Clowns are 'huge' this Halloween, as are superheroes, steampunk and 'Stranger Things'


Sinister clowns are back with a vengeance in Halloween stores this year.

“Because of the sightings (last year), people didn’t want to get wrapped up in it then,” said Heather Crawford, general manager of the Spirit Halloween store at Marketplace Mall. As a result of the controversy, and rumors that police were keeping an eye out for people in clown suits, they weren’t a big seller in the 2016 season.

But this year, thanks in part to the hit Stephen King movie “It,” “Clowns are huge,” said Cynthia Lovette, marketing manager in the Carolinas for Halloween City, which has eight stores in North and South Carolina including one at Hanes Mall.

At Halloween City, Lovette said that boys — particularly ones 10-15 — and adults are often asking about clown costumes as soon as they walk in the door. At Spirit, some of the most popular clown costumes this year are for women, including killer clowns and murderous mimes. The “Killer Clown” female costume is available in both adult and kid sizes, and Crawford said she had seen mothers and daughters buying one of each to have matching costumes.

Both chains have had a lot of demand for DC Comics characters Harley Quinn and The Joker, which straddle the line between clowns and supervillains. For the guys, in addition to the evil “It” clown Pennywise and The Joker, there are jesters, Twisty the Clown from “American Horror Story,” and ringmasters.

At Spirit, “Stranger Things,” Netflix’s hit show, is also well-represented, with wigs, costumes and accessories, as is the 1993 Disney magical comedy “Hocus Pocus,” with an assortment of witch costumes.

For girls, Disney characters — particularly Belle from “Beauty and the Beast” and characters from “Descendants 2” — are popular. The “Descendants” movies follow a group of kids who are the offspring of Disney villains; The character Uma, daughter of Ursula the Sea Witch from “The Little Mermaid,” has proven so popular that both chains are having a hard time keeping her outfit in stock.

For boys, superheroes — particularly Spider-Man and Batman — and emoji masks and hats, including a “Poop” mask, are popular, as are ninjas. Crawford said that she had been surprised how popular ninja costumes had proven so far this year for boys. “I’ve been doing this eight years,” she said, “and I’ve never sold as much of this stuff.”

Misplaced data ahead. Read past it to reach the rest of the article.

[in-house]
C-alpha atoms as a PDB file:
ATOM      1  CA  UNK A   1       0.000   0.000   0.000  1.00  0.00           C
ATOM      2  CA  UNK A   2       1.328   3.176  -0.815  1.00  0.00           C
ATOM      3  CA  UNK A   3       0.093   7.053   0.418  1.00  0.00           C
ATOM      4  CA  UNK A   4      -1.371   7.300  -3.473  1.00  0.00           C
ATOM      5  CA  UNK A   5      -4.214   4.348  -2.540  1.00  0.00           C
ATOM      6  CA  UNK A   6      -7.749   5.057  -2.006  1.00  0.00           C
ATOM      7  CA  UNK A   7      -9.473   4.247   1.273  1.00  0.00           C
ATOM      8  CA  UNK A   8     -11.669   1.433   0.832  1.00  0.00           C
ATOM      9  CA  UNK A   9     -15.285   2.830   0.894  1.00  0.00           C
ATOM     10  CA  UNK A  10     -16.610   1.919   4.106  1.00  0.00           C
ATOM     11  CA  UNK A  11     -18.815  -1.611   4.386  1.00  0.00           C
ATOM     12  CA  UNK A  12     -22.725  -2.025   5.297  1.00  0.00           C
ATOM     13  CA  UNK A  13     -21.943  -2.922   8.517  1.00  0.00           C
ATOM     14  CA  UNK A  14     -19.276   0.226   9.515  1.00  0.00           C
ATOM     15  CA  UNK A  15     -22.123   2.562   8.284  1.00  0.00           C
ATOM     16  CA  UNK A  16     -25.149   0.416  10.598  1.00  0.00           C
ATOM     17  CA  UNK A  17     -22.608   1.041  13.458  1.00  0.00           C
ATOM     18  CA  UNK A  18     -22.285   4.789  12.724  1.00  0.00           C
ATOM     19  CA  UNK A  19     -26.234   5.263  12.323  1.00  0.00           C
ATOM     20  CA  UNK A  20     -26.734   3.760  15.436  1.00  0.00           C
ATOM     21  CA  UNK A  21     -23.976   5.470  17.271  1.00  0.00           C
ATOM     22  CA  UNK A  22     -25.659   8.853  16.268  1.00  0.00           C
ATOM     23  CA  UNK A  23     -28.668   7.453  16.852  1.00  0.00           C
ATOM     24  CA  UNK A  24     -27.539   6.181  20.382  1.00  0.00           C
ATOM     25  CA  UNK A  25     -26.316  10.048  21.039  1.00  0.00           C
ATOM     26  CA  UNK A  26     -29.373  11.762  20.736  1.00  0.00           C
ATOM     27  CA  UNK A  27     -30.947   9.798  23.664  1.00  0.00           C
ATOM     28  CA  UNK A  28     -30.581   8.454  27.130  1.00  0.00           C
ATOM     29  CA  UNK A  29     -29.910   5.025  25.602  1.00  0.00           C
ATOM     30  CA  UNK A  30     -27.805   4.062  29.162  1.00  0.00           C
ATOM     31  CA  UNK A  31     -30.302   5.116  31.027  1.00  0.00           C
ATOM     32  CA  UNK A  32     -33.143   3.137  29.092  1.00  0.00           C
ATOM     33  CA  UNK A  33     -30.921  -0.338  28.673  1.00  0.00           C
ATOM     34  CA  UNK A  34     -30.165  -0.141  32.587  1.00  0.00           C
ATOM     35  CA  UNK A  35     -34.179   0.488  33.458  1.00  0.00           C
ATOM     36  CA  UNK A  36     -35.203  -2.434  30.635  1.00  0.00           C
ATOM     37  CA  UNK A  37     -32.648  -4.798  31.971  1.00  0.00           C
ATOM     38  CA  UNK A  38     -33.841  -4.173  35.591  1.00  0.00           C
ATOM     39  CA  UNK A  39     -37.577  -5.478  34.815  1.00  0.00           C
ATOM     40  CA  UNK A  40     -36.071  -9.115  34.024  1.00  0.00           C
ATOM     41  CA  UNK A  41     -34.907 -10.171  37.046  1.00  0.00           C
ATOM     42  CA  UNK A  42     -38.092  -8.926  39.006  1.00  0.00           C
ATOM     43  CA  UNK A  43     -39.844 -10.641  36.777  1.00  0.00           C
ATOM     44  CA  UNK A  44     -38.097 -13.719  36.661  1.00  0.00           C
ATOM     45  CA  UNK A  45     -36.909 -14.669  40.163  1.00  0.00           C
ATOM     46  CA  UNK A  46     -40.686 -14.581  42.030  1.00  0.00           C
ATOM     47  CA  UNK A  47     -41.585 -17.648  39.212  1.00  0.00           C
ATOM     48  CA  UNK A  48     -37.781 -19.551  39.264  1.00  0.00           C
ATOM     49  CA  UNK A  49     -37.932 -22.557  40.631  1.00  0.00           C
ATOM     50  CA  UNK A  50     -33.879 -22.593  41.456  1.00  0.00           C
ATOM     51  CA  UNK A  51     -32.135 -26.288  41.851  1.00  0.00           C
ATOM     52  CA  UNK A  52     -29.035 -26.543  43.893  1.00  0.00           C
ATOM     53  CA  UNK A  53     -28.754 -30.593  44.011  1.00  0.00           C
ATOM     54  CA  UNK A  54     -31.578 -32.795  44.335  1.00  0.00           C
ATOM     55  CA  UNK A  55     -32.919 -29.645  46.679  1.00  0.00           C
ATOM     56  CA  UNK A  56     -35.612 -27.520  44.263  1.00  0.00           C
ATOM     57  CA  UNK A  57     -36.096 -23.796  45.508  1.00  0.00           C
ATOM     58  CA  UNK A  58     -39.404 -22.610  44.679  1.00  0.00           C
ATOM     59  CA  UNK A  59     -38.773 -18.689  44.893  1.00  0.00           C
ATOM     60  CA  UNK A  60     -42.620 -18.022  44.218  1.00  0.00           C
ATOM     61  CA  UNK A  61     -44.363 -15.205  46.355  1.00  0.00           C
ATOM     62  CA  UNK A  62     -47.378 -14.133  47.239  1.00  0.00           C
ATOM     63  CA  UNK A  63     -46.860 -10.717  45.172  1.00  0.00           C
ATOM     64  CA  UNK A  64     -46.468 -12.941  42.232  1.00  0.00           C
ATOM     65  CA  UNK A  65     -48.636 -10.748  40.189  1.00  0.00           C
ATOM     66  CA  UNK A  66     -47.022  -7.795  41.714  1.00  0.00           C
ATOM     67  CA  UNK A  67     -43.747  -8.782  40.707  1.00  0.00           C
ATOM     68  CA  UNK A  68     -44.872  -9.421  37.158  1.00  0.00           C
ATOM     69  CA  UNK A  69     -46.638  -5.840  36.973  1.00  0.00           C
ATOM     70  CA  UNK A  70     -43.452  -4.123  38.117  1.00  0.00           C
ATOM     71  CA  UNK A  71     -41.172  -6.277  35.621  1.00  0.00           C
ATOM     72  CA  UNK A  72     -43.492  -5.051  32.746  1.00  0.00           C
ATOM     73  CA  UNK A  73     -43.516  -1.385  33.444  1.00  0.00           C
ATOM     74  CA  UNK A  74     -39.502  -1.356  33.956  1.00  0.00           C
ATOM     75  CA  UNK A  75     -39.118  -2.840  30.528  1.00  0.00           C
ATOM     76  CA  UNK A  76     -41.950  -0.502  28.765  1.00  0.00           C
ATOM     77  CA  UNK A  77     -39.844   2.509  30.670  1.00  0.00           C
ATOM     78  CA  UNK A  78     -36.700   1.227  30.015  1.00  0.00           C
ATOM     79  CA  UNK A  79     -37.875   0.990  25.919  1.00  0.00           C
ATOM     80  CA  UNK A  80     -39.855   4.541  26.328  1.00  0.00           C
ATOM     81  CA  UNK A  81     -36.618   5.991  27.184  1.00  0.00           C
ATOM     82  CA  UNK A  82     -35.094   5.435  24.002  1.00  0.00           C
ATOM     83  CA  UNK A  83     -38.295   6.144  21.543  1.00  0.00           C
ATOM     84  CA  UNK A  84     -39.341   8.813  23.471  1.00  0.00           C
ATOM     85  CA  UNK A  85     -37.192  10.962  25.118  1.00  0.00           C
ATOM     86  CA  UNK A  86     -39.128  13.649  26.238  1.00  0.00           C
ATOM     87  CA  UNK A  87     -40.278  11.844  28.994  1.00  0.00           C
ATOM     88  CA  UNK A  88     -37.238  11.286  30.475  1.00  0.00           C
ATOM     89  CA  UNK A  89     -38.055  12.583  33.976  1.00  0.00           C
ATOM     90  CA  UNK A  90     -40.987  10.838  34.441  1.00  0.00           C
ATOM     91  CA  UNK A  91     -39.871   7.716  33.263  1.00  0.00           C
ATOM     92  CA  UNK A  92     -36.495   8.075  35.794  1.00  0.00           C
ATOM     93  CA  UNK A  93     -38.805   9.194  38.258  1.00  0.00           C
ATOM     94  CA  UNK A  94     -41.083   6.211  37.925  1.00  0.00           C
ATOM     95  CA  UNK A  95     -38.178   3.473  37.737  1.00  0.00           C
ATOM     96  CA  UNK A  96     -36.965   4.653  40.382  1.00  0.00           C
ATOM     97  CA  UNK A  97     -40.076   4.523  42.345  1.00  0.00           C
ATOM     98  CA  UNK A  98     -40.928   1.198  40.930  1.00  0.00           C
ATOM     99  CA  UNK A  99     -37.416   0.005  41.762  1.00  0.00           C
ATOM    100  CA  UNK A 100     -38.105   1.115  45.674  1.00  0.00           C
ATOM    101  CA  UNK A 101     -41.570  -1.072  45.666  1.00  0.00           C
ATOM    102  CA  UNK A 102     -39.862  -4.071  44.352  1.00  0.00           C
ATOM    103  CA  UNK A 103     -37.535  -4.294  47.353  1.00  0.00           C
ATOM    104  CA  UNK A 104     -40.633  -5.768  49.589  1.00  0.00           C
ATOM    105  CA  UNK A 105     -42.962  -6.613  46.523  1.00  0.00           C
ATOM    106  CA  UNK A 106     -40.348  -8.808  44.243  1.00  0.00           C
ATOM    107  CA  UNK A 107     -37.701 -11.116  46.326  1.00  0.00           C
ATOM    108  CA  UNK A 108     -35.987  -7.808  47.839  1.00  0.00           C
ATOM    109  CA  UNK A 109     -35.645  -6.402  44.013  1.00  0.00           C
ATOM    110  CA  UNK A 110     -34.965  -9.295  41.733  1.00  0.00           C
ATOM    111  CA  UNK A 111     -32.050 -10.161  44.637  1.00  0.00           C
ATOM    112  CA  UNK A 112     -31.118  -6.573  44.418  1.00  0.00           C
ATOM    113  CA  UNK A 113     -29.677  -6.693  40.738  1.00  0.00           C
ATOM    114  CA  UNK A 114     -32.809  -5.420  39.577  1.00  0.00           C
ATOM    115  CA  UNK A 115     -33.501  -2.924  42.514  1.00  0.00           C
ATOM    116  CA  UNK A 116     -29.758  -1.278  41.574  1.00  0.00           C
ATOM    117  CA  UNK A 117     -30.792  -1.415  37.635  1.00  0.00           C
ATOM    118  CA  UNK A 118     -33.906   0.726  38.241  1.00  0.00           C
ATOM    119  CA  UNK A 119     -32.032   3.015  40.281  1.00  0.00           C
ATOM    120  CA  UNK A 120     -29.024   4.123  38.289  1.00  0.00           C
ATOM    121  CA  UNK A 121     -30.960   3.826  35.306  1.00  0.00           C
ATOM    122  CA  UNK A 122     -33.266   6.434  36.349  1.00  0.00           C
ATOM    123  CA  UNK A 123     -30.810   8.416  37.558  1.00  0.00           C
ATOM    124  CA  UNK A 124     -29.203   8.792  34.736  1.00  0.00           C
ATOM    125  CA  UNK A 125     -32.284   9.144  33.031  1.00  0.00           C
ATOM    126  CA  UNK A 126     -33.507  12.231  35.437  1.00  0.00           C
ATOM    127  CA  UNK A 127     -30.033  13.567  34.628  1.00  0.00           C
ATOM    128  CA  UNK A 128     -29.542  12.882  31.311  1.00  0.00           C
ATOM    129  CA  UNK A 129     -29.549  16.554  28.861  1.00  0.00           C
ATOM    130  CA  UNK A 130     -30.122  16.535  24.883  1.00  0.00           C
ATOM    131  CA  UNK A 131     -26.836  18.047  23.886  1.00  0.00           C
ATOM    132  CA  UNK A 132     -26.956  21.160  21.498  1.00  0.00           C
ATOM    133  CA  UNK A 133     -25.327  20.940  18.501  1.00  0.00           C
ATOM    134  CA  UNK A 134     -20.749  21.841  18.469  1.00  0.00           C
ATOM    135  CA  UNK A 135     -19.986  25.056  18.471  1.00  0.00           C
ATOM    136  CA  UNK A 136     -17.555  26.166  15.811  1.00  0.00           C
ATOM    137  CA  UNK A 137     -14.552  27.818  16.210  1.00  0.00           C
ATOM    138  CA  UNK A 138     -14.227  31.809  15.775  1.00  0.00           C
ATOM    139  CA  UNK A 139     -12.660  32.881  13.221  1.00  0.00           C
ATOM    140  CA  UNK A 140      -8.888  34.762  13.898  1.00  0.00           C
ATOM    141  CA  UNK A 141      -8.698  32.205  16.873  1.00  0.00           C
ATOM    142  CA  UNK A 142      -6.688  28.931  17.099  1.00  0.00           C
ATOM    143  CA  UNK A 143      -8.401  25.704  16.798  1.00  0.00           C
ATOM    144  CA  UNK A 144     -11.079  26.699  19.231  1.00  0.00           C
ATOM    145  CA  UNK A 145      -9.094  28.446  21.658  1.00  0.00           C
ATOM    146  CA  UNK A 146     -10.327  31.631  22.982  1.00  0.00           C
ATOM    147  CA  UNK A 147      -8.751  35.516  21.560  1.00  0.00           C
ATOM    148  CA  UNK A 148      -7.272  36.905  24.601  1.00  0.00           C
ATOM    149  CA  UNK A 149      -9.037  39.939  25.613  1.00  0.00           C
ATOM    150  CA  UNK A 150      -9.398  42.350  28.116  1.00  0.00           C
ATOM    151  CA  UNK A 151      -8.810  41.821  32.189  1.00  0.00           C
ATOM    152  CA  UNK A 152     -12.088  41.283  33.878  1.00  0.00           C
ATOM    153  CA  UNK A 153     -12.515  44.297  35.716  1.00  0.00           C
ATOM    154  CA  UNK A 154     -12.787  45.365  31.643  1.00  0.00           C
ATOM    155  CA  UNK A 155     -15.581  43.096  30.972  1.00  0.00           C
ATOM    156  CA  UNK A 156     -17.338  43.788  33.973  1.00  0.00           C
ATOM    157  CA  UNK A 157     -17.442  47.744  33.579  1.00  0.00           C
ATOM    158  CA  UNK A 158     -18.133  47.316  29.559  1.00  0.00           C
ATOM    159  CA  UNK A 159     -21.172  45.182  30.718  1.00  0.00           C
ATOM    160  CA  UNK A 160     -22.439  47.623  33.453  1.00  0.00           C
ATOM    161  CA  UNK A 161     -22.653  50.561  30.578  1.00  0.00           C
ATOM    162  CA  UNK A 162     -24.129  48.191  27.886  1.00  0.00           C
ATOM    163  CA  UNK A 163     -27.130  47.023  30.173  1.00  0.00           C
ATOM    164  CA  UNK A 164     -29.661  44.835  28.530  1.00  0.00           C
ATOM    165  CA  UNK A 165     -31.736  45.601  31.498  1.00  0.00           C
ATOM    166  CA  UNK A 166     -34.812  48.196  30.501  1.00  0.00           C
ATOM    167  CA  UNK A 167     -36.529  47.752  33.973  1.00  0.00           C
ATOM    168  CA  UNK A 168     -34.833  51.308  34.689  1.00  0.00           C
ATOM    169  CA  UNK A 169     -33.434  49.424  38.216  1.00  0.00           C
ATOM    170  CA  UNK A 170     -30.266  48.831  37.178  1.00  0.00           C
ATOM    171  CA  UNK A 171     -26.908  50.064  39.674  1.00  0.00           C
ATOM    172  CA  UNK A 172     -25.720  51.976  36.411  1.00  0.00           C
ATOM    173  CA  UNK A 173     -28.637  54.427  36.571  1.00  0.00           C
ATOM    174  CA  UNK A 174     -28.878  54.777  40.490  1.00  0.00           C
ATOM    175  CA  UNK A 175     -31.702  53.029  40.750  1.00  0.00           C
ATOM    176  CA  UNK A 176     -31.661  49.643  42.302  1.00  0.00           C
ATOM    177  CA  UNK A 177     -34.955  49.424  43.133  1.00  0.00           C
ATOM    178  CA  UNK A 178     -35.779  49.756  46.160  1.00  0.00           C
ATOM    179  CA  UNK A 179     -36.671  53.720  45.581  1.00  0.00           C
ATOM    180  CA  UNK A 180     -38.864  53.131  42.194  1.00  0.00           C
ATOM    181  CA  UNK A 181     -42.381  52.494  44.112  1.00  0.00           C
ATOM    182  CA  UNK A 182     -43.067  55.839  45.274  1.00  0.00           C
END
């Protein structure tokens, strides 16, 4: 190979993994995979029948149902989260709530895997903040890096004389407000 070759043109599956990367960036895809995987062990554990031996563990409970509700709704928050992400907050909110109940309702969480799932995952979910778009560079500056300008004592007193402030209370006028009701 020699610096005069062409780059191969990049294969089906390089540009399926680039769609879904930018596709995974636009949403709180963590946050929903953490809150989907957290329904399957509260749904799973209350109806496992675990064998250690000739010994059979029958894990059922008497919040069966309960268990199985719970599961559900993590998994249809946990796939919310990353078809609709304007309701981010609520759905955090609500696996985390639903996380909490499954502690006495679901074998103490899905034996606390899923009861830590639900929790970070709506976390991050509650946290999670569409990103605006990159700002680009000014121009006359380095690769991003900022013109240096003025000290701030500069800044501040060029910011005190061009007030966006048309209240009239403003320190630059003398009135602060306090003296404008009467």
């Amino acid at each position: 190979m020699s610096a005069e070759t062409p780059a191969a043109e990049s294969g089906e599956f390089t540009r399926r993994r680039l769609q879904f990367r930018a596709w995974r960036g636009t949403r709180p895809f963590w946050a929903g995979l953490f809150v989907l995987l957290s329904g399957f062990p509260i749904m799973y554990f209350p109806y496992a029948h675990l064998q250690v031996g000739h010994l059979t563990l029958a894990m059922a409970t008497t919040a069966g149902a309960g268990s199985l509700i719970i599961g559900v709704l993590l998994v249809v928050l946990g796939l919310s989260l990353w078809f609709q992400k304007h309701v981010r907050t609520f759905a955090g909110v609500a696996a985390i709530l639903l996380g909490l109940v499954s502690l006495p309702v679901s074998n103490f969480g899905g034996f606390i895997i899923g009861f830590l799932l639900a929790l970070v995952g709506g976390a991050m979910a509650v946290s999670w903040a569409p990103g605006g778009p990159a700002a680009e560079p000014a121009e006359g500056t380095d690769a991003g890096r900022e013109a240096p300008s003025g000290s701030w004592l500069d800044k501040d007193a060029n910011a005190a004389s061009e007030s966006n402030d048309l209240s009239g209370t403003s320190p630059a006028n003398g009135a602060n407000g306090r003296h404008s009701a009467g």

Lovette said that “Star Wars” characters were also selling well this year with younger boys.

On Thursday, the Betbeze family from Clemmons was scouting various Halloween costume stores in the area, moving from Halloween City at Hanes Mall to Party City on Stratford Road to Spirit at Marketplace in search of costumes and accessories.

“We live in a neighborhood that really gets into Halloween in a big way,” said Travis Betbeze as he looked over Spirit’s selection of steampunk accessories — top hats, goggles and other props that blend science fiction and Victorian flare.

His plan this year is to be a “steampunk clown,” combining the props with face paint to create his own character. In addition to Halloween stores, he planned to hit Goodwill and consignment shops in his quest for wardrobe and props to complete the look.

His wife Brittany and their 4-month-old son Lucas will be going in a dual costume as characters from “Super Mario” video games, little Lucas wearing a cap to be Mario and Brittany carrying him while dressed as Luigi. Their other two sons already have their costume ideas lined up, with 7-year-old Briley going as Michael Myers from the “Halloween” movies and 4-year-old Talon going as a werewolf.

Christian Martinez was shopping at Spirit with his children, 4-year-old Shae and 2-year-old Nikolai. Though her dad had already bought them costumes to go as Moana and Maui from the Disney film “Moana,” little Shae still wanted to see what other costumes were in the store, excitedly racing up to a wall of masks to try on werewolves, monkeys and a scary bunny.

Not everyone doing Halloween shopping was looking for costumes for costumes; Margie Hendrick, a bartender at the Ole Watering Hole bar in Wallburg, was buying tombstones, spider webs and netting for their Oct. 28 Halloween festivities. She did have a costume idea of her own design in mind: “Tragedy Ann,” a twisted version of “Raggedy Ann.”

Tombstones and spider webs are popular decorations each year, said Lovette, who has been in the Halloween business for 17 years now, and purple and orange string lights are growing in popularity.

Another Halloween party decor option that is already proving big this year: “Clowns,” Lovette said. “They’re number one.”



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